La Comisión Europea ha publicado recientemente su Informe de Prospectiva Estratégica 2020. Por su interés general, se traen a nuestra sección destacada los contenidos del apartado de Oportunidades de su Sección de análisis en el eje/dimensión digital. El informe completo se puede consultar aquí.
The COVID-19 pandemic has accelerated hyperconnectivity. There is an opportunity to draw lessons from this real-time experience and achieve a balance between physical and digital interactions in the future that meets the public’s expectations. During the COVID-19 crisis, over one-third of the EU’s labour force temporarily shifted to teleworking arrangements. Connectivity increased in all areas and the spectacular rise in internet traffic, estimated at between 10% and 30% worldwide, remained even as countries relaxed confinement measures. The total amount of data generated worldwide is estimated to grow to around 175 billion terabytes by 2025.
Digital technologies could contribute to further advances in healthcare. AI and highperformance computing have the potential to accelerate the development of treatments, vaccines and diagnostics, predict the spread of diseases and plan the distribution of medical resources. Such innovations could also be used to analyse individual health risks for preventive medicine. Leveraging AI also brings opportunities for enhancing our defences against cyberattacks, notably against critical infrastructure such as hospitals.
Digital technologies have enabled some continuity in training and education while schools have been closed during the crisis. When used properly, digital technologies can increase the effectiveness, efficiency and inclusiveness of our education and training systems. Strengthening the digital capacities of education and training systems and bridging digital gaps in equipment and connectivity is key.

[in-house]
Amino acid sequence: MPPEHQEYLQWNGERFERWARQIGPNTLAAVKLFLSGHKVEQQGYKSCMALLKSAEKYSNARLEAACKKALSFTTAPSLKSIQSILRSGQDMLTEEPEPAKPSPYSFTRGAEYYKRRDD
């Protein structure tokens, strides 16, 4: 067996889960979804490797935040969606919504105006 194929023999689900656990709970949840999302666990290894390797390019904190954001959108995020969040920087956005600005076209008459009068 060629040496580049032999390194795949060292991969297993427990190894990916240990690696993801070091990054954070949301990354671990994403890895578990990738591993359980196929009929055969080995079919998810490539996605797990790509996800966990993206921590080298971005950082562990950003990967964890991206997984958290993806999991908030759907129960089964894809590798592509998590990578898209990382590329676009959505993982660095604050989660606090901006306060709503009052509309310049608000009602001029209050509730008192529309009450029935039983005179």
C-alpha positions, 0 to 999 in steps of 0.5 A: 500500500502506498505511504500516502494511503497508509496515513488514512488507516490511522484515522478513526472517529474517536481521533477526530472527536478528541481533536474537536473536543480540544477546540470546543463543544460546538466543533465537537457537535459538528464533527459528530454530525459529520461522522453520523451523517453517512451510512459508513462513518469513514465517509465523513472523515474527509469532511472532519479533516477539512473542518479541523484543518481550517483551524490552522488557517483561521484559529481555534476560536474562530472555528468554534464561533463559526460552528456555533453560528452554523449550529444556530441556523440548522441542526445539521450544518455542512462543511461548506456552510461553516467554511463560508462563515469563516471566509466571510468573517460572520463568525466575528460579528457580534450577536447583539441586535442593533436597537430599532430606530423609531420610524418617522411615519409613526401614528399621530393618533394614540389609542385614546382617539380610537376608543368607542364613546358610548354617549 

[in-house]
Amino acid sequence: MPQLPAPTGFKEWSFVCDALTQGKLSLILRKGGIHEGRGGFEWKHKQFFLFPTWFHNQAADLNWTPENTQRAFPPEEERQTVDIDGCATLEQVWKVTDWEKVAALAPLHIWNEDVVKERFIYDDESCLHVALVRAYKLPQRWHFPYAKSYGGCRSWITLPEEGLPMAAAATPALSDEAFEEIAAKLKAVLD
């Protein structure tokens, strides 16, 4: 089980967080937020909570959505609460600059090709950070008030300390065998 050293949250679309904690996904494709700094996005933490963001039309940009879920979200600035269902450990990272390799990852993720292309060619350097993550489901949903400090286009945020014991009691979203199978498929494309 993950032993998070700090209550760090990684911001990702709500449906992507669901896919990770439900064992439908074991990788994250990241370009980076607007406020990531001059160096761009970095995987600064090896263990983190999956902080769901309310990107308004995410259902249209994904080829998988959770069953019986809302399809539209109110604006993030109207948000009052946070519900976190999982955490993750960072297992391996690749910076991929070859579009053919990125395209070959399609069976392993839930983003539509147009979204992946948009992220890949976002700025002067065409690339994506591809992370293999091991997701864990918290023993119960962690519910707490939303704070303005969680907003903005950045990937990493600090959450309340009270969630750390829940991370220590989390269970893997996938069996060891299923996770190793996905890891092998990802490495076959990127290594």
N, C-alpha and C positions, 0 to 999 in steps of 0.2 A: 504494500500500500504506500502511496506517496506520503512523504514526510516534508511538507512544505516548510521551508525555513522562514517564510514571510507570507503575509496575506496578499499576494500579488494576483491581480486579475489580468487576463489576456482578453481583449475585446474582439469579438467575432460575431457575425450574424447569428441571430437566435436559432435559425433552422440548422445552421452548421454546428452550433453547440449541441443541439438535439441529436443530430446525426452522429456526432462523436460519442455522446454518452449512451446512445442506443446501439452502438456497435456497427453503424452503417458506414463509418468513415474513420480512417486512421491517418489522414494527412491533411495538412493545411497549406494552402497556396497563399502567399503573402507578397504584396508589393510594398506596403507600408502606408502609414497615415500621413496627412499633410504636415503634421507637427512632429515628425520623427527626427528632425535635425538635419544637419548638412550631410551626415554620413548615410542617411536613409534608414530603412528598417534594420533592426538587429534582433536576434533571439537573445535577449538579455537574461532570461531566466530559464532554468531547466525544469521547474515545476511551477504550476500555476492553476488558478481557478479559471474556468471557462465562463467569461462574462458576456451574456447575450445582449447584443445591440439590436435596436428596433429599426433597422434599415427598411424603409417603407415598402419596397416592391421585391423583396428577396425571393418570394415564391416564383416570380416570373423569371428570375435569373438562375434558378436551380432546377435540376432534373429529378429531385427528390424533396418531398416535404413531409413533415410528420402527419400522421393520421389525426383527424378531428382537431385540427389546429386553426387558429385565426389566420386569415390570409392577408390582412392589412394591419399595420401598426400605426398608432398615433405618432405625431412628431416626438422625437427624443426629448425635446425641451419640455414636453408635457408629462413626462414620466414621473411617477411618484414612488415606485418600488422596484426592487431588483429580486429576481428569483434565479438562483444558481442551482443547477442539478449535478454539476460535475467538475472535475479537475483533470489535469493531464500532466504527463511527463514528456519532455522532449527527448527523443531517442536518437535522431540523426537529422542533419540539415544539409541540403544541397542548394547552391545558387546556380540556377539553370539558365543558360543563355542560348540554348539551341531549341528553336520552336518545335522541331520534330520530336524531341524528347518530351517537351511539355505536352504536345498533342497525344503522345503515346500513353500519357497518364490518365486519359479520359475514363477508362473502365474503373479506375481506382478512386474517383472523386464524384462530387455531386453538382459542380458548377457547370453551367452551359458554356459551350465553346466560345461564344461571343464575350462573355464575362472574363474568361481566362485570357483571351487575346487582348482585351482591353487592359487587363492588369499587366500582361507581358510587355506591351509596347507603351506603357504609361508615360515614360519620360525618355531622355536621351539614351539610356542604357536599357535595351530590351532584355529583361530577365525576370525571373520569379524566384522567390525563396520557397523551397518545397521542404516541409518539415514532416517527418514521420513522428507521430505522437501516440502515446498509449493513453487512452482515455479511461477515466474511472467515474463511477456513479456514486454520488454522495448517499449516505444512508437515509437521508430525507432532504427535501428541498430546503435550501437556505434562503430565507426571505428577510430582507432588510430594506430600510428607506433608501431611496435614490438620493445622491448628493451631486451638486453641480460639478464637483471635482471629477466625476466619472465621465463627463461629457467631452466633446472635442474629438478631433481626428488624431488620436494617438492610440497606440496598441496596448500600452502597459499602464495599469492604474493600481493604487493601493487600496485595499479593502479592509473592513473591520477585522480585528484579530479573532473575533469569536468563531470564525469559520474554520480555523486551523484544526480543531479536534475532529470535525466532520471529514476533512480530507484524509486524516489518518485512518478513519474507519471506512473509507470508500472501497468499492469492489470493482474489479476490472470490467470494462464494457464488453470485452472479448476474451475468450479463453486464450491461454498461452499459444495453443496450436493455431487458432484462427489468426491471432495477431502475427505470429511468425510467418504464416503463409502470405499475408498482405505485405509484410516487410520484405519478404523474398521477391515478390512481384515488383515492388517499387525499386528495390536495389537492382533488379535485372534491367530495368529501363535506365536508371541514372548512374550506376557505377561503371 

Addressing challenges associated with the implementation of the EU data strategy will open up wide-ranging opportunities for Europe. These include the promotion of the EU data protection model, the possibility to improve data availability, reuse, interoperability and governance, and the ability to avoid inadequate data infrastructures, as well as rely on adequate tools that can empower individuals to exercise their rights.
Open strategic autonomy is key to develop the European digital economy. 5G connectivity, in combination with the Internet of Things, could boost the digitalisation of services (e.g. energy, transport, banking, and health) and processes, reduce costs and increase efficiency. The creation of a cloud infrastructure would be the first step to making the most of data generated in Europe. Concerted legislative and financial support for the creation of a single market for data, based on the deployment of common European data spaces, will ensure better access to data and bring benefits for the public and the growth of the European data economy.
Digital technologies can contribute to greening the economy. They can optimise the operation of utilities, mobility and transport, products, industrial processes and buildings and other assets, leading to energy savings, pollution reduction and increased resource efficiency by enabling the transition to a circular economy. They can also improve environmental and risk management through early warning systems for extreme weather events, based on, for instance, earth observation data and big data technologies. However, attention needs to be paid to the energy consumption of data technologies and the short life span of digital devices that makes e-waste, including critical raw materials, the fastest growing waste category. There is a fundamental shift to decentralised data systems brought by edge and fog computing, combined with the deployment and uptake of new mobile generation technologies (e.g. 5G and 6G in the future) and low energy processors that can curb the growing energy consumption of digital technologies by processing data closer to users, through applications related to the Internet of Things, and by reducing network latency.